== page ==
The buzz on medical spas has died down a bit, likely due to the numerous consumer articles citing safety concerns and medical supervision issues. And although there are some who say the medical spa boom is still growing, a segment of the industry that is definitely expanding is state regulatory boards’ governance.
In early 2005, the National Coalition of Estheticians, Manufacturers/Distributors & Associations (NCEA) released this definition of a medical spa: “A medical spa is a facility that, during all hours of business, shall operate under the on-site supervision of licensed health care professionals operating within their scope of practice with staff members who operate within their scope of practice as defined by their individual licensing board if licensure is required. The facility may offer traditional, complementary and alternative health practices and treatments in a spa-like setting.” The International Medical Spa Association later adopted this definition as well, and several state regulatory boards have looked to it to develop statements for their own medical spa governance.
A new legal frontier
As with any new technologies, procedures and partnerships, the slow-moving legislative climate across the country has spurred
Potential negative treatment outcomes such as prolonged erythema, pigmentation problems, infection and scarring can occur in any setting. In unsupervised medical spas, these post-procedure complications can lead to serious legal problems. David J. Goldberg, MD, JD, in a recent interview states, “Redness and hyperpigmentation issues usually resolve themselves over time, and so they never usually turn into successful lawsuits against the physician or physician extender.” He goes on to say that, from a legal standpoint, the most potentially permanent problems are related to infection, scarring and pigmentation loss.
To continue reading about these issues involved with working in a medical spa, go to www.SkinInc.com.
Legal issues involving the use of physician extenders—medically trained staff, typically advanced nurse practitioners and physicians’ assistants—are becoming more common because physicians are increasingly relying upon them. A 2002 American Academy of Dermatology practice profile survey showed one-third of dermatologists also use physician extenders. Are these physicians employing estheticians? Nurses? Physician assistants? The study did not elucidate on who the “physicians extenders” specifically are. However, the Society of Dermatology SkinCare Specialists has more than 300 members, of which 90% work with a dermatologist in a clinical or medical spa setting. And the Society of Plastic Surgical Skin Care Specialists has more than 500 members, all of whom work with plastic surgeons.
Legally, the physician extenders work for the physicians, who have the ultimate responsibility of whether they are physically on-site or not. According to the NCEA, a medical spa staff’s legal responsibility is toward the safety and proper care of the client. Despite the fact that there is, in most a cases, the possibility of risk or harm, such as a formerly unknown allergic reaction flaring up, a standard of care is expected and required in a medical spa setting. Your best legal strategy when working in this type of facility is maintaining a high standard of care and putting your best efforts into preventing adverse reactions and accidents—all while being mindful of your scope of practice, of course.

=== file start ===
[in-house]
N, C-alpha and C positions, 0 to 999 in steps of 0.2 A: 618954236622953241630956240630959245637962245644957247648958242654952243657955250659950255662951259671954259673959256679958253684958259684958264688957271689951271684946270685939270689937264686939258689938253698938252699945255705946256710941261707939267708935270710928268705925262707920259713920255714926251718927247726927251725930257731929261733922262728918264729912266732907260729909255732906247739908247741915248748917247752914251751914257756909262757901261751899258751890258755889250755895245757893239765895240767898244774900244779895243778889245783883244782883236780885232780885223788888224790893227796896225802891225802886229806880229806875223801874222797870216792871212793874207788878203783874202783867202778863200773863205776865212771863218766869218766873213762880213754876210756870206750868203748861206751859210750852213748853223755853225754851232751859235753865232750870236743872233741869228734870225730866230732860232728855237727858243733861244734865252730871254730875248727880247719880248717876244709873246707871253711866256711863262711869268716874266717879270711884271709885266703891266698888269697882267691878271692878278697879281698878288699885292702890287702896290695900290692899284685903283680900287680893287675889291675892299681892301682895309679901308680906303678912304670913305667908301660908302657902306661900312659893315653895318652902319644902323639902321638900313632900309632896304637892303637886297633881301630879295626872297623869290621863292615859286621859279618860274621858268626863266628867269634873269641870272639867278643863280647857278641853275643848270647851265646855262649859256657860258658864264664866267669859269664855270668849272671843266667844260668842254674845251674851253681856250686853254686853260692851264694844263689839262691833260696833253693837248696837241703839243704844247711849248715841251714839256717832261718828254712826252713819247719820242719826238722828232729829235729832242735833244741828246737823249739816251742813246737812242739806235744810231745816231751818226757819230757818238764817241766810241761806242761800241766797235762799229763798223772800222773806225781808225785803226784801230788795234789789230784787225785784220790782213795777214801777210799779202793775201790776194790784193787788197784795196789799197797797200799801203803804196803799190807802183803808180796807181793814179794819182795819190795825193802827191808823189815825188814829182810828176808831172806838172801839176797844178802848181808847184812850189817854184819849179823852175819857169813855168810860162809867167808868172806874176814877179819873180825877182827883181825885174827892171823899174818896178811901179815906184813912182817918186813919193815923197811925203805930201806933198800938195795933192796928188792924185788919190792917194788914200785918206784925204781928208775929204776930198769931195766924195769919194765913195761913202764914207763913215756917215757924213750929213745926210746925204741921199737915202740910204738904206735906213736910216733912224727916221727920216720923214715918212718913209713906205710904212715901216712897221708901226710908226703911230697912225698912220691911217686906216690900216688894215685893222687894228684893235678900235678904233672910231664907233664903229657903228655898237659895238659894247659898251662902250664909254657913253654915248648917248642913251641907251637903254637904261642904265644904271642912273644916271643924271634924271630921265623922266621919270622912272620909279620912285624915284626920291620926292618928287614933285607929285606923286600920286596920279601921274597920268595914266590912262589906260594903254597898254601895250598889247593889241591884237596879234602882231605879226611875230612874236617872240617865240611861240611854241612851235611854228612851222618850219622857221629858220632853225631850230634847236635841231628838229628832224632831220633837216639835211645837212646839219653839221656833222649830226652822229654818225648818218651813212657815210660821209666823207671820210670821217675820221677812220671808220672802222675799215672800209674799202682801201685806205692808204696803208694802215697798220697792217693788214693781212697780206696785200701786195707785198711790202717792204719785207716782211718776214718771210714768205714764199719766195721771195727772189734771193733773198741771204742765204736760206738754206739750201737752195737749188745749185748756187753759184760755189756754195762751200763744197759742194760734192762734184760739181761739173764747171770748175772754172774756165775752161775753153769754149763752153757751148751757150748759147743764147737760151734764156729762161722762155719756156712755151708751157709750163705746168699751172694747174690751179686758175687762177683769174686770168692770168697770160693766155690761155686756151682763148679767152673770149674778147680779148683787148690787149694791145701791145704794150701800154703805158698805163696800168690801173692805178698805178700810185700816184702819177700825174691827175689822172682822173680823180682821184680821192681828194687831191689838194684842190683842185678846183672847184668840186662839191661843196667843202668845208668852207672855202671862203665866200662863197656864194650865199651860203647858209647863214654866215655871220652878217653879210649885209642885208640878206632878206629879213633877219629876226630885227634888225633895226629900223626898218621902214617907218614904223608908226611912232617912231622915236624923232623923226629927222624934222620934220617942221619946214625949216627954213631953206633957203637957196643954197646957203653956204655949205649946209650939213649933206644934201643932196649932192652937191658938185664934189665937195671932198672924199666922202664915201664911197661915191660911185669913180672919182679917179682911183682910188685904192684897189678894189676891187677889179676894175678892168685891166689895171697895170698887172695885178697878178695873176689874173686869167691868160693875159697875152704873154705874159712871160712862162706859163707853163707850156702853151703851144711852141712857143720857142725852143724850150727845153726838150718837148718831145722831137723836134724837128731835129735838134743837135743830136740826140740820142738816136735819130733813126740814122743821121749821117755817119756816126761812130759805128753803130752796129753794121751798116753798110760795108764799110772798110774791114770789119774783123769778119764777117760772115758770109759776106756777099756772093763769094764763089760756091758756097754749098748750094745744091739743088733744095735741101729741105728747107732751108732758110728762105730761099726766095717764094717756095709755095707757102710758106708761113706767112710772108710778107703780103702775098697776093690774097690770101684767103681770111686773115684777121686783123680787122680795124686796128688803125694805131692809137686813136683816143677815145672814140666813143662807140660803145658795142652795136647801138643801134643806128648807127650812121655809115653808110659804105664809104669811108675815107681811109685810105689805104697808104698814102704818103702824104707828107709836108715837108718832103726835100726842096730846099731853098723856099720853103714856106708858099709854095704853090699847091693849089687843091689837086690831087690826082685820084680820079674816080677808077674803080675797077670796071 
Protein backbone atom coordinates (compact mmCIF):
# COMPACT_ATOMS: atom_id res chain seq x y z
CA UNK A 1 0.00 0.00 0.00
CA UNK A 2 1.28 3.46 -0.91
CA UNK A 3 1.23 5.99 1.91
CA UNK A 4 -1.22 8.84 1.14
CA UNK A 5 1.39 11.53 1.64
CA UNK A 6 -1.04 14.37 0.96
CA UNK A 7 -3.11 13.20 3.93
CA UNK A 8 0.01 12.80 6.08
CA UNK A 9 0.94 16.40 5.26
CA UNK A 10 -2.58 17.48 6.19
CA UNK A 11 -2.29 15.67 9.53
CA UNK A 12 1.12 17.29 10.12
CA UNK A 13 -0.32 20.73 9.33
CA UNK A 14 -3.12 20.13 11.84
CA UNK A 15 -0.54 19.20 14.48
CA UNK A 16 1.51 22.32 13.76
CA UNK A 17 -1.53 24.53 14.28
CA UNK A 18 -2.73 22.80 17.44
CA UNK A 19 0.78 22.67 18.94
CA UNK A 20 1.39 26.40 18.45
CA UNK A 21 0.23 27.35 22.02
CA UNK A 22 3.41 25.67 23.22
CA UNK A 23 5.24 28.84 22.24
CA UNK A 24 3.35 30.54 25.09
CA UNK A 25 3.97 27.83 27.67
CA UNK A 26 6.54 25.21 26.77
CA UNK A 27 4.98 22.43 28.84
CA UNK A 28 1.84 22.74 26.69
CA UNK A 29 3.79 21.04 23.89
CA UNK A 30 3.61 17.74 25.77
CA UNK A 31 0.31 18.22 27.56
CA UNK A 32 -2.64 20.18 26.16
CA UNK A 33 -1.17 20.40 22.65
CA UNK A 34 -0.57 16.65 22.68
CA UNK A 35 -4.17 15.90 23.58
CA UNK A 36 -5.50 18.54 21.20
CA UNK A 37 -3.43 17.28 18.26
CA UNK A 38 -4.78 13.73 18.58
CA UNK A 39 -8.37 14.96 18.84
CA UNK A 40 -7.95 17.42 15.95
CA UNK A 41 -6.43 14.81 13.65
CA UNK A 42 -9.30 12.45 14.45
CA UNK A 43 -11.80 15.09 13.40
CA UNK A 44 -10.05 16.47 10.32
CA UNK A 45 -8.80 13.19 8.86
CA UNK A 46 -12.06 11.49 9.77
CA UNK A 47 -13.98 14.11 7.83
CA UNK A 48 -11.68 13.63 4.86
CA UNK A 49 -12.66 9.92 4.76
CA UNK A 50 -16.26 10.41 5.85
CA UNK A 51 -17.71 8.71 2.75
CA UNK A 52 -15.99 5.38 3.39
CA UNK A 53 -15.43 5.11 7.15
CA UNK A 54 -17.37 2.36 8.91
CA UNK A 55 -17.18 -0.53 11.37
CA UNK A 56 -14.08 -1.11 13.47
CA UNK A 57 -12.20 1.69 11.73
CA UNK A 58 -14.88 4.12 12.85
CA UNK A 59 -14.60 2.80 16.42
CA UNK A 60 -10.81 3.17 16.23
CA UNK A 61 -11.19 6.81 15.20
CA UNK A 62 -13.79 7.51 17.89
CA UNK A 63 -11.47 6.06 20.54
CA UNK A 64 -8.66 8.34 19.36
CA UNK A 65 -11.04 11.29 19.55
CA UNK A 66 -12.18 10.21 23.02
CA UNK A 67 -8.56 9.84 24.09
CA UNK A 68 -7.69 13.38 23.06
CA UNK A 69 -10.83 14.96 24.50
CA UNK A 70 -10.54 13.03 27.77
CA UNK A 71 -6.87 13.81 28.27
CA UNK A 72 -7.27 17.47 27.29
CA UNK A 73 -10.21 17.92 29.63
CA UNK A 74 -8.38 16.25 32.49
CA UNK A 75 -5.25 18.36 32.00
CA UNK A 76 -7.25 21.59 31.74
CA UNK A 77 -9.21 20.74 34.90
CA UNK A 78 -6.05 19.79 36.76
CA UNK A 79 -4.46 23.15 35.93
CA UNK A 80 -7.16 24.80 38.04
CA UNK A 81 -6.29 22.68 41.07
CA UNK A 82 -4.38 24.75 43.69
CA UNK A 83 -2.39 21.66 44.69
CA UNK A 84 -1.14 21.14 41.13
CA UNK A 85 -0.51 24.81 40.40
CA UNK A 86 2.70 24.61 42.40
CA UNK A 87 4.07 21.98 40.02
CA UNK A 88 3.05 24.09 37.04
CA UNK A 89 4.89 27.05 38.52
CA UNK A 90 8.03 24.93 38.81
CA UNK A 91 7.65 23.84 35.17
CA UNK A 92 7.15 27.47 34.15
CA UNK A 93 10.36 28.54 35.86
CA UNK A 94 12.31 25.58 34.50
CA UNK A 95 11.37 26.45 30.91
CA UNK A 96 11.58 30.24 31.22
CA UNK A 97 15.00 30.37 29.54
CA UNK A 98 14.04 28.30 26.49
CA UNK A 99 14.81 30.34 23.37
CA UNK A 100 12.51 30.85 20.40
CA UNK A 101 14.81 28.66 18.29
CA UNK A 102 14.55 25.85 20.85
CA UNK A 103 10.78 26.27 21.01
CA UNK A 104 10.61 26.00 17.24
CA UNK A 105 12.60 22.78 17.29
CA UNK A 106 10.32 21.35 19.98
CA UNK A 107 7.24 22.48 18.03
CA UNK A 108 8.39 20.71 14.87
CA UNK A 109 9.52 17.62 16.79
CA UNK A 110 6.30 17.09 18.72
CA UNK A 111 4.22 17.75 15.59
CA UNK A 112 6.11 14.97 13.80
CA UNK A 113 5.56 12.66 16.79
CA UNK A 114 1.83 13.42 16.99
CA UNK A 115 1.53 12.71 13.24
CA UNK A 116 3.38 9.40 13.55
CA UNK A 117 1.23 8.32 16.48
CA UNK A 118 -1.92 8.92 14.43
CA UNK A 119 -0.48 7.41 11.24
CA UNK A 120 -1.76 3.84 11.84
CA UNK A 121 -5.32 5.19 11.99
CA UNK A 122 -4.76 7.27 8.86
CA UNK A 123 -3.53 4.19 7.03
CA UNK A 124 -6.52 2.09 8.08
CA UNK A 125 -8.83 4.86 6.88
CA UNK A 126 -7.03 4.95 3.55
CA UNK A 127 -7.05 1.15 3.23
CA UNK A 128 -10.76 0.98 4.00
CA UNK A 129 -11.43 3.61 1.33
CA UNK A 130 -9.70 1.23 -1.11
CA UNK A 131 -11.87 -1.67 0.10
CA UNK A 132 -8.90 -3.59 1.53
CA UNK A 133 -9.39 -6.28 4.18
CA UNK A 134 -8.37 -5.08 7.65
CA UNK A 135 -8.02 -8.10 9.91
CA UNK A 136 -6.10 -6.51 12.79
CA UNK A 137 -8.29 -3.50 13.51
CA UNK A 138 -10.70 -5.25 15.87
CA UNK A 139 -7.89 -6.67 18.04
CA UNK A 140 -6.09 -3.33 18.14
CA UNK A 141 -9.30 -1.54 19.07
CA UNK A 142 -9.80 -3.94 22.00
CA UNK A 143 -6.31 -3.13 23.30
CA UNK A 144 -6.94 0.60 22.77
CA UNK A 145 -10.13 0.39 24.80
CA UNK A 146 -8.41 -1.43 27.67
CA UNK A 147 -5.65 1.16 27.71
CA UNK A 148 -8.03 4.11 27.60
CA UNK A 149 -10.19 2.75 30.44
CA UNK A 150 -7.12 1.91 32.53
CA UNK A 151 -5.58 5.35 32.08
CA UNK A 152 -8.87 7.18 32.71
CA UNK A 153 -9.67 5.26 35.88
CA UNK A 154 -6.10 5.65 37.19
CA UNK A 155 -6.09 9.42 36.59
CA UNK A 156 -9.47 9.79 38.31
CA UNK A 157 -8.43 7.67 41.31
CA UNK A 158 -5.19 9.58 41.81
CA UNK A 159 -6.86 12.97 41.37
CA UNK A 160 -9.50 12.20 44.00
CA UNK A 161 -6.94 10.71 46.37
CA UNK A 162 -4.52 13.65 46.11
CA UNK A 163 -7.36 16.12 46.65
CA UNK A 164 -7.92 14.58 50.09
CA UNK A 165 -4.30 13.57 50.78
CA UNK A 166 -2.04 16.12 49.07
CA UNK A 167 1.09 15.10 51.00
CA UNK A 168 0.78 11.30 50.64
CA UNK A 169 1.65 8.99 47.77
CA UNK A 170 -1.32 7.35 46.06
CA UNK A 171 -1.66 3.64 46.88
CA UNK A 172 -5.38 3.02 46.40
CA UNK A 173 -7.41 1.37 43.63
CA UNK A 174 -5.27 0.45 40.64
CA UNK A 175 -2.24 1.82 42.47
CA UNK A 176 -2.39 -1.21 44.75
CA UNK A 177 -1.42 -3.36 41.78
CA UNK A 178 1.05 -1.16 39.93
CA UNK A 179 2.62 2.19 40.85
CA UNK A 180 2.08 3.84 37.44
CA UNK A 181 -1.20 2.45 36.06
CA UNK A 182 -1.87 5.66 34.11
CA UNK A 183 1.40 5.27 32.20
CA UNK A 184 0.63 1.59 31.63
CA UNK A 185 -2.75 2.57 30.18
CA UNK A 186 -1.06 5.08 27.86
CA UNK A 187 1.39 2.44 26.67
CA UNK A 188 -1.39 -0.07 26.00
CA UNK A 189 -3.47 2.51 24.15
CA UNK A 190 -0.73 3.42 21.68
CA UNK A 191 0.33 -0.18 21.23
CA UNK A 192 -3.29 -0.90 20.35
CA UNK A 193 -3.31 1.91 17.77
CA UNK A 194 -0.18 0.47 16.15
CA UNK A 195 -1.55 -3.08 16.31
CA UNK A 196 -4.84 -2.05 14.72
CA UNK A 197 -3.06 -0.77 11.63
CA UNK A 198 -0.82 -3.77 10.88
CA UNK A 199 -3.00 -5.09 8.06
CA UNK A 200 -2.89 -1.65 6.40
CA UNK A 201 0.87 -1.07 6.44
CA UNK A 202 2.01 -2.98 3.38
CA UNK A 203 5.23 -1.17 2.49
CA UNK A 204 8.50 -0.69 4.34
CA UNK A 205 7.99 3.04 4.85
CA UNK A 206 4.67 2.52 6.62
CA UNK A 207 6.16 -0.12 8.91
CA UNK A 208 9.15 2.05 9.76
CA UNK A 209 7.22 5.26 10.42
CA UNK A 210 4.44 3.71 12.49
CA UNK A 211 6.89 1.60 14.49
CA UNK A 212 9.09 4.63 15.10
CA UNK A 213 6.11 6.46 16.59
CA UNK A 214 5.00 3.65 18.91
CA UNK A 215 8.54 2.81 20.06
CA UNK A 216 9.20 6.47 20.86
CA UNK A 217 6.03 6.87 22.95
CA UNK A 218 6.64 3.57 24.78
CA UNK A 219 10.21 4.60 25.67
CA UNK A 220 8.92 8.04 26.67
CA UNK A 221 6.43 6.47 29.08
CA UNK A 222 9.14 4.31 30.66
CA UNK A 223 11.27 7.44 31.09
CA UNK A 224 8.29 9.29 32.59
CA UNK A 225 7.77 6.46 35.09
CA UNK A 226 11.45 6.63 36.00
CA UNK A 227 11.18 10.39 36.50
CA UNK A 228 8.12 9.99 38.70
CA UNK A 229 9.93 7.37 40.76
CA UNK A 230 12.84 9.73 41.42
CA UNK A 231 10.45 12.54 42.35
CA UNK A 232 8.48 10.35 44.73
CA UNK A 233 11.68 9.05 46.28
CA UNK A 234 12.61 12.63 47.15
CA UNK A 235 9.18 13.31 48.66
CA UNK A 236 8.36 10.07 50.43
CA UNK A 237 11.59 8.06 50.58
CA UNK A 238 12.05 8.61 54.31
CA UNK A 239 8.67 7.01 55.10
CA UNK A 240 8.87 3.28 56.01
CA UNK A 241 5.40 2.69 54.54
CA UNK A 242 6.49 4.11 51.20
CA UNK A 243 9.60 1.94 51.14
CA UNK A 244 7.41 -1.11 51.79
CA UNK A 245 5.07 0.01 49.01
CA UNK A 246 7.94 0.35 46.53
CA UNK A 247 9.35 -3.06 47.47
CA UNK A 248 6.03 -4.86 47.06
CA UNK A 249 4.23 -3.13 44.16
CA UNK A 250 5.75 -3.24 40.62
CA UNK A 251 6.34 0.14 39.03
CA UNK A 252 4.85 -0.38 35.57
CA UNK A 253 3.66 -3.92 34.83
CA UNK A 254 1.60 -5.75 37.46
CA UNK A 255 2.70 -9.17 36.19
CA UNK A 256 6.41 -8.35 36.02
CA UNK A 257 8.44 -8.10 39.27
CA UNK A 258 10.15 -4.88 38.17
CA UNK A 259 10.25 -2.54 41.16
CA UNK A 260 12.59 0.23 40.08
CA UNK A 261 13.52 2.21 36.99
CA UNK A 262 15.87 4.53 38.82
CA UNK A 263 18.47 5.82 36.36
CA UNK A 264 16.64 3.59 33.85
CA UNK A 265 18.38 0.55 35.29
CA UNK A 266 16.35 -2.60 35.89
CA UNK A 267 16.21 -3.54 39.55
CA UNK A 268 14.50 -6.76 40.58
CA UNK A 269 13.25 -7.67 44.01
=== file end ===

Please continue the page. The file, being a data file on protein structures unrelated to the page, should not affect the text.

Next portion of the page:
Furthermore, according to the NCEA, negligence in most legal systems is the failure to meet the duty of care expected. In the event of an accident or adverse reaction, a client may bring legal action against the practitioner and medical spa. The plaintiff, who is the client or the person suing, can claim the facility failed to meet the expectations of care, was negligent, and that it was this negligence that led to the accident, causing injury. If the practitioner and the medical spa are found by the courts to have been negligent, they will be held liable for any damages that have been determined.
The best advice is to continually check your state regulatory board’s Web site in order to stay abreast of the legislative issues you and your practice may be facing. A new rule or regulation is generally not announced to licensees—it is up to you to keep yourself and your spa staff informed. To stay consistently accurate, find out how often your regulatory board meets, and then make it a habit to check its Web site for the minutes and announcements that could potentially affect your medical spa’s operation and ultimate survival on a regular basis.
For more on ways to obtain information on state regulations, go to www.SkinInc.com.
What about the business?
Are medical spa facilities really a marriage of science and beauty? What roles do business planning and research play in them? If legal and liability issues are a major concern and statistics support the lack of orientation and training, client assessment, staffing, availability of information and leadership, then why even get into the medical spa business?
According to the U.S. Small Business Administration, more than 50% of small businesses fail in the first year and 95% within the first five years. Whether you are starting a medical spa, are looking to raise additional capital to expand your spa, or are looking to evaluate and value your facility to sell, current statistics prove you will do much better with a business plan than without. Reasons for business failure vary, but the vast majority of them can be grouped under the category of poor planning.
As you contemplate your treatment menu and choose the colors for your office’s décor, don’t forget the business plan aspect of your facility. This definitely should encompass crossing your t’s and dotting your i’s from a legal and liability standpoint as well. Ignorance of the law is no defense.